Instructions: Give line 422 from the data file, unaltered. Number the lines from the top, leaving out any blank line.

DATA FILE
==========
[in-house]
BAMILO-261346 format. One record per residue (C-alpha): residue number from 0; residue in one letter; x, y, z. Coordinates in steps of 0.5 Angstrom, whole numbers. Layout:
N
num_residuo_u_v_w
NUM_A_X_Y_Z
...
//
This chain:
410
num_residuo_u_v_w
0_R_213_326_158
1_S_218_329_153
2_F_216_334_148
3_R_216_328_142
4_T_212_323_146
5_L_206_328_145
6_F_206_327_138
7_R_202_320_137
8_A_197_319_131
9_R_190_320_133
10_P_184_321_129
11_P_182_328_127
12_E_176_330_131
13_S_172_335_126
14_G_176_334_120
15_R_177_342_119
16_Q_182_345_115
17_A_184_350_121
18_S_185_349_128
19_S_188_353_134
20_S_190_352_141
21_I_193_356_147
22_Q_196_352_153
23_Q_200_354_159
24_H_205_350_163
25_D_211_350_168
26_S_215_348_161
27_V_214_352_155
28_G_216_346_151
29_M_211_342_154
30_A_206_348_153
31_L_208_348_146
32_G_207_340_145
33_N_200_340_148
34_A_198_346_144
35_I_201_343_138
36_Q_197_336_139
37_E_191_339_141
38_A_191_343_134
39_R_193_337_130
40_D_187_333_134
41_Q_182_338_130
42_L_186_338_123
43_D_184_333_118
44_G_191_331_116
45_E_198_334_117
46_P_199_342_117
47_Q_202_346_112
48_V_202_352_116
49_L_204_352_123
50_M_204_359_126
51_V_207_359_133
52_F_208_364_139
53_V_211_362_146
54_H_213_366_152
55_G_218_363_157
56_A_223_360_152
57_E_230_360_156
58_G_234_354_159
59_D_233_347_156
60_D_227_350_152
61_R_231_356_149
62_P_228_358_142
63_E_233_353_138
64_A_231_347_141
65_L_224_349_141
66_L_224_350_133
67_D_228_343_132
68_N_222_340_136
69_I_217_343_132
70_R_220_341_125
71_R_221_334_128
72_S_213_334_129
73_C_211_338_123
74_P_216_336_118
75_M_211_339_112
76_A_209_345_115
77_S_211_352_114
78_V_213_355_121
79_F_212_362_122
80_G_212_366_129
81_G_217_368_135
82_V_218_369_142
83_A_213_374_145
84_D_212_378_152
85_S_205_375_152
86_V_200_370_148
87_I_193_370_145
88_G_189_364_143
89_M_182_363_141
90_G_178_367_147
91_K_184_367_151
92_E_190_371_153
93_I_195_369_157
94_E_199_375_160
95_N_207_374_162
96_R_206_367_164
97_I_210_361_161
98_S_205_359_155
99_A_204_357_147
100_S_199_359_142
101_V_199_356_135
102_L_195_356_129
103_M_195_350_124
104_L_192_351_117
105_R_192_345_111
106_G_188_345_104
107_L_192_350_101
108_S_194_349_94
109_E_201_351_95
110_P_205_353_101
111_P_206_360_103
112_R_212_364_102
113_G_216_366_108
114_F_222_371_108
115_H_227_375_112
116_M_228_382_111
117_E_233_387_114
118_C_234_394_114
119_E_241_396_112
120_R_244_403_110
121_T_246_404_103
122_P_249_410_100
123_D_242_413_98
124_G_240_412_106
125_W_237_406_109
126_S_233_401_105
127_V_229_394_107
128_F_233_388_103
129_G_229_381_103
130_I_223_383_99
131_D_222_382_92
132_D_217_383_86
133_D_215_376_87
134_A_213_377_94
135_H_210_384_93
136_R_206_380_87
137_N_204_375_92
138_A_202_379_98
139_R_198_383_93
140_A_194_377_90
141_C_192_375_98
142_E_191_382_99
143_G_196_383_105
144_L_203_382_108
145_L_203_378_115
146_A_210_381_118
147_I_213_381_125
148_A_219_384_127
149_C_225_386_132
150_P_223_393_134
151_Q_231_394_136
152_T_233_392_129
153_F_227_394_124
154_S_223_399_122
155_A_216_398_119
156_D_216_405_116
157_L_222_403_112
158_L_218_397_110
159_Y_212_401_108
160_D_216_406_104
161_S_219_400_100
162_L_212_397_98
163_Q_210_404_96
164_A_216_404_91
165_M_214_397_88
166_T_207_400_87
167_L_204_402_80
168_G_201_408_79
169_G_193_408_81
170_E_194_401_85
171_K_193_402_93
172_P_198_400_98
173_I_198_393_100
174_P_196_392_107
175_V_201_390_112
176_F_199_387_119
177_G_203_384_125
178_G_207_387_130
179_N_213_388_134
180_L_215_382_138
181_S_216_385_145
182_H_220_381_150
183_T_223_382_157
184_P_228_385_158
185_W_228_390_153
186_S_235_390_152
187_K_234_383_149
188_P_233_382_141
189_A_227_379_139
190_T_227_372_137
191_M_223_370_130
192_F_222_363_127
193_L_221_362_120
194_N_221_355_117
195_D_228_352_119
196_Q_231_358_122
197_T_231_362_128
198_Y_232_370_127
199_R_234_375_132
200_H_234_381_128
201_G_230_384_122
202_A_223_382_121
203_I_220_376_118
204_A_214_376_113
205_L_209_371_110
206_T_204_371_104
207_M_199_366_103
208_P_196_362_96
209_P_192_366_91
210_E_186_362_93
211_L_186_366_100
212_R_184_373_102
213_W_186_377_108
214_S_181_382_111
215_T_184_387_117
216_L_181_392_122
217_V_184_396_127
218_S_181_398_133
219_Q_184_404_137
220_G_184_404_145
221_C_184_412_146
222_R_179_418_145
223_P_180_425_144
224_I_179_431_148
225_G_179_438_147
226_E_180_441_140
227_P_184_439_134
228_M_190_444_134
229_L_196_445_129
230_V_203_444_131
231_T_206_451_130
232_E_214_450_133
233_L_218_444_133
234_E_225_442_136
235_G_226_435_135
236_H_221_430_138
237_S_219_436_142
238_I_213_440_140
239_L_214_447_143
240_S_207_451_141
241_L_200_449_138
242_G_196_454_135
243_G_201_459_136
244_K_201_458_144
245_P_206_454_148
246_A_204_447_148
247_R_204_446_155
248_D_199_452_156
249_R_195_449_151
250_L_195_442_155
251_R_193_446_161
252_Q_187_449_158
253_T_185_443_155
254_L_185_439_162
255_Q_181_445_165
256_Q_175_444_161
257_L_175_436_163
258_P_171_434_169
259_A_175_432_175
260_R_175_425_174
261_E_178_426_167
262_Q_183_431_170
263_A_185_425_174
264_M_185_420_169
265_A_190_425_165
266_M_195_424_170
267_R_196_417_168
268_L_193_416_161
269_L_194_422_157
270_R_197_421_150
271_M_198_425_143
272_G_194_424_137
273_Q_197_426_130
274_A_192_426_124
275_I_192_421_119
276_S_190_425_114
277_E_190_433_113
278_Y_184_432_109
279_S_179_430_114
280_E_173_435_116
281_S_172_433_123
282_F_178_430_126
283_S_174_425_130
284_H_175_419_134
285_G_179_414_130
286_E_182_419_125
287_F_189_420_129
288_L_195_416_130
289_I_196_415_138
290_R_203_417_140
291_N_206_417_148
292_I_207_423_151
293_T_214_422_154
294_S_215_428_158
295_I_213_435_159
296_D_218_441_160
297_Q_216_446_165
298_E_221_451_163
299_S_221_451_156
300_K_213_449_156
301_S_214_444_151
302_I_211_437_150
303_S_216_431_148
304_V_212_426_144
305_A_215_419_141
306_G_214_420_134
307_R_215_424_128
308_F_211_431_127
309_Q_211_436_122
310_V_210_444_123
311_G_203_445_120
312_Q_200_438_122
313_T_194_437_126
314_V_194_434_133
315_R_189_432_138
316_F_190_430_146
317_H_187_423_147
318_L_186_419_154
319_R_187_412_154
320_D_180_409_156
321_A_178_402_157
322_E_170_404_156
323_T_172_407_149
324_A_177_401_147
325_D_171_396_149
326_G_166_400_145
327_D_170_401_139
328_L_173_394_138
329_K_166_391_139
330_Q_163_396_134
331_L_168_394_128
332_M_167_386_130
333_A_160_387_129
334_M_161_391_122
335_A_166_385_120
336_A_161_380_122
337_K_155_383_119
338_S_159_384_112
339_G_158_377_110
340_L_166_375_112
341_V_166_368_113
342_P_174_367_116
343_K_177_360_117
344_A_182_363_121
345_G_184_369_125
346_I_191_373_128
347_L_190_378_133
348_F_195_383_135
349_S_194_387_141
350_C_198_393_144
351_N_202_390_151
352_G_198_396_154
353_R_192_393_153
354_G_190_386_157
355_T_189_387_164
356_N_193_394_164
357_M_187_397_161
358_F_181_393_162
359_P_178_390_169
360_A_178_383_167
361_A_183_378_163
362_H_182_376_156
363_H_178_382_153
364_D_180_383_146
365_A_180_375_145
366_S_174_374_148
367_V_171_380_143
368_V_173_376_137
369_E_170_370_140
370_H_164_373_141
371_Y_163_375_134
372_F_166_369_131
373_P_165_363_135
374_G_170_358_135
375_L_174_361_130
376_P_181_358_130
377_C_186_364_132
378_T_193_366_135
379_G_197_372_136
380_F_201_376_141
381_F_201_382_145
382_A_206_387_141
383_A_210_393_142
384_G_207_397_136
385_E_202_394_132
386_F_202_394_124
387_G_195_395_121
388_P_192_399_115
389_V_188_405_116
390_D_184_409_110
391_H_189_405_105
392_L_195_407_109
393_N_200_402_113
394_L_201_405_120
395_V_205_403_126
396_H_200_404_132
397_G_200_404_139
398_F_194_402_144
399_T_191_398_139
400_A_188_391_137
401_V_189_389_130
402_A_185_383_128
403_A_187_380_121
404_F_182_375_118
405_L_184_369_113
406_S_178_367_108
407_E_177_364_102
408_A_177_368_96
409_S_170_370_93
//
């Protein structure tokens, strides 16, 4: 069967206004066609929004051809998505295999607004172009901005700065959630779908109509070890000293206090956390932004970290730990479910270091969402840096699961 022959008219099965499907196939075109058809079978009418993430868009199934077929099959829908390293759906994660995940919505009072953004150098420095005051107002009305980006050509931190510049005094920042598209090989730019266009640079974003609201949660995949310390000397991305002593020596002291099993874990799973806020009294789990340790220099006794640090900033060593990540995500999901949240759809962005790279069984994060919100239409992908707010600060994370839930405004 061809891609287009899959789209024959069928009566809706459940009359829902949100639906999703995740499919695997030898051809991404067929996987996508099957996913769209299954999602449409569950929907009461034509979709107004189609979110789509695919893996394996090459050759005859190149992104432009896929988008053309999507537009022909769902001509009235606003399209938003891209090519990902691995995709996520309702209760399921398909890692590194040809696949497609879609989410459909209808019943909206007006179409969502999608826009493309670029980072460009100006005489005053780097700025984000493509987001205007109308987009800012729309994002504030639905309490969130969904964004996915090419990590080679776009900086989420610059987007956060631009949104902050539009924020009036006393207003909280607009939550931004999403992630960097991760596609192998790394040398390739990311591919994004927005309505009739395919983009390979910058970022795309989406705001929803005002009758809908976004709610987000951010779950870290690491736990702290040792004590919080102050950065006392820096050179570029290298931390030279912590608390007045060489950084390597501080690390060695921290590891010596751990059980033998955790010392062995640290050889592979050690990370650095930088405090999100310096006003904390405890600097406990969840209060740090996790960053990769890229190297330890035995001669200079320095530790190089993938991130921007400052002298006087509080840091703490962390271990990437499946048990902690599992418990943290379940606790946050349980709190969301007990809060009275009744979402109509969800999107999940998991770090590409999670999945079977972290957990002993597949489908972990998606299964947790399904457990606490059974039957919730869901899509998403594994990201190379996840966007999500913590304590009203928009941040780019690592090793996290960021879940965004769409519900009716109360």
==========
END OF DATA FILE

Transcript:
């Protein structure tokens, strides 16, 4: 069967206004066609929004051809998505295999607004172009901005700065959630779908109509070890000293206090956390932004970290730990479910270091969402840096699961 022959008219099965499907196939075109058809079978009418993430868009199934077929099959829908390293759906994660995940919505009072953004150098420095005051107002009305980006050509931190510049005094920042598209090989730019266009640079974003609201949660995949310390000397991305002593020596002291099993874990799973806020009294789990340790220099006794640090900033060593990540995500999901949240759809962005790279069984994060919100239409992908707010600060994370839930405004 061809891609287009899959789209024959069928009566809706459940009359829902949100639906999703995740499919695997030898051809991404067929996987996508099957996913769209299954999602449409569950929907009461034509979709107004189609979110789509695919893996394996090459050759005859190149992104432009896929988008053309999507537009022909769902001509009235606003399209938003891209090519990902691995995709996520309702209760399921398909890692590194040809696949497609879609989410459909209808019943909206007006179409969502999608826009493309670029980072460009100006005489005053780097700025984000493509987001205007109308987009800012729309994002504030639905309490969130969904964004996915090419990590080679776009900086989420610059987007956060631009949104902050539009924020009036006393207003909280607009939550931004999403992630960097991760596609192998790394040398390739990311591919994004927005309505009739395919983009390979910058970022795309989406705001929803005002009758809908976004709610987000951010779950870290690491736990702290040792004590919080102050950065006392820096050179570029290298931390030279912590608390007045060489950084390597501080690390060695921290590891010596751990059980033998955790010392062995640290050889592979050690990370650095930088405090999100310096006003904390405890600097406990969840209060740090996790960053990769890229190297330890035995001669200079320095530790190089993938991130921007400052002298006087509080840091703490962390271990990437499946048990902690599992418990943290379940606790946050349980709190969301007990809060009275009744979402109509969800999107999940998991770090590409999670999945079977972290957990002993597949489908972990998606299964947790399904457990606490059974039957919730869901899509998403594994990201190379996840966007999500913590304590009203928009941040780019690592090793996290960021879940965004769409519900009716109360």